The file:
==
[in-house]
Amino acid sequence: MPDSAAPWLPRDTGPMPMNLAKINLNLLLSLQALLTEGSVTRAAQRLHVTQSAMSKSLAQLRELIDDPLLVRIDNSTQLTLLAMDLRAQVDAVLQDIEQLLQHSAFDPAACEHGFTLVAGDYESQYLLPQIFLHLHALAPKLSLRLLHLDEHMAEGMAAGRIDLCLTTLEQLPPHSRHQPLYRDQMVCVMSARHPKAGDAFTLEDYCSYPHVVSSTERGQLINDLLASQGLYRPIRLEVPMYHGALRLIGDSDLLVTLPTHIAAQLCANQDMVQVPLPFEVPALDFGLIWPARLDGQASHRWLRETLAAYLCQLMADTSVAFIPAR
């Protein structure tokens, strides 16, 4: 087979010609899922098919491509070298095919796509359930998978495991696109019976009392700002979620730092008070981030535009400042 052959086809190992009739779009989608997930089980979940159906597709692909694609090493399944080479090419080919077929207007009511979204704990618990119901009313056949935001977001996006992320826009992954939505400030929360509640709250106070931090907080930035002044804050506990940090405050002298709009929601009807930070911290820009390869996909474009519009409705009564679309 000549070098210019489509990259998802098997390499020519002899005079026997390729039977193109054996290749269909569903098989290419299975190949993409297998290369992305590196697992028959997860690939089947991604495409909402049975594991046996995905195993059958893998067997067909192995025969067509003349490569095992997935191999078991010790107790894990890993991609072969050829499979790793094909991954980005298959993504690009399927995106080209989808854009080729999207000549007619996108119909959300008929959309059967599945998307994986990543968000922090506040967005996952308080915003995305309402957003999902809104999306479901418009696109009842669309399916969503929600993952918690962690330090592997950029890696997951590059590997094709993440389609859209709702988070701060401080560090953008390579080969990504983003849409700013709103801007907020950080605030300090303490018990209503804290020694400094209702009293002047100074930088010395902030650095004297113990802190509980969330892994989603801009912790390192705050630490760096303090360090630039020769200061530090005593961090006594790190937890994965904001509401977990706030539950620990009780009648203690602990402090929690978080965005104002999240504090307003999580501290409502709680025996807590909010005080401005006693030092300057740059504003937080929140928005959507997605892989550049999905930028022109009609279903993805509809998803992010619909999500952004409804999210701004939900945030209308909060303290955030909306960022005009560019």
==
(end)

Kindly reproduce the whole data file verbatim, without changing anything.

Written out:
[in-house]
Amino acid sequence: MPDSAAPWLPRDTGPMPMNLAKINLNLLLSLQALLTEGSVTRAAQRLHVTQSAMSKSLAQLRELIDDPLLVRIDNSTQLTLLAMDLRAQVDAVLQDIEQLLQHSAFDPAACEHGFTLVAGDYESQYLLPQIFLHLHALAPKLSLRLLHLDEHMAEGMAAGRIDLCLTTLEQLPPHSRHQPLYRDQMVCVMSARHPKAGDAFTLEDYCSYPHVVSSTERGQLINDLLASQGLYRPIRLEVPMYHGALRLIGDSDLLVTLPTHIAAQLCANQDMVQVPLPFEVPALDFGLIWPARLDGQASHRWLRETLAAYLCQLMADTSVAFIPAR
């Protein structure tokens, strides 16, 4: 087979010609899922098919491509070298095919796509359930998978495991696109019976009392700002979620730092008070981030535009400042 052959086809190992009739779009989608997930089980979940159906597709692909694609090493399944080479090419080919077929207007009511979204704990618990119901009313056949935001977001996006992320826009992954939505400030929360509640709250106070931090907080930035002044804050506990940090405050002298709009929601009807930070911290820009390869996909474009519009409705009564679309 000549070098210019489509990259998802098997390499020519002899005079026997390729039977193109054996290749269909569903098989290419299975190949993409297998290369992305590196697992028959997860690939089947991604495409909402049975594991046996995905195993059958893998067997067909192995025969067509003349490569095992997935191999078991010790107790894990890993991609072969050829499979790793094909991954980005298959993504690009399927995106080209989808854009080729999207000549007619996108119909959300008929959309059967599945998307994986990543968000922090506040967005996952308080915003995305309402957003999902809104999306479901418009696109009842669309399916969503929600993952918690962690330090592997950029890696997951590059590997094709993440389609859209709702988070701060401080560090953008390579080969990504983003849409700013709103801007907020950080605030300090303490018990209503804290020694400094209702009293002047100074930088010395902030650095004297113990802190509980969330892994989603801009912790390192705050630490760096303090360090630039020769200061530090005593961090006594790190937890994965904001509401977990706030539950620990009780009648203690602990402090929690978080965005104002999240504090307003999580501290409502709680025996807590909010005080401005006693030092300057740059504003937080929140928005959507997605892989550049999905930028022109009609279903993805509809998803992010619909999500952004409804999210701004939900945030209308909060303290955030909306960022005009560019």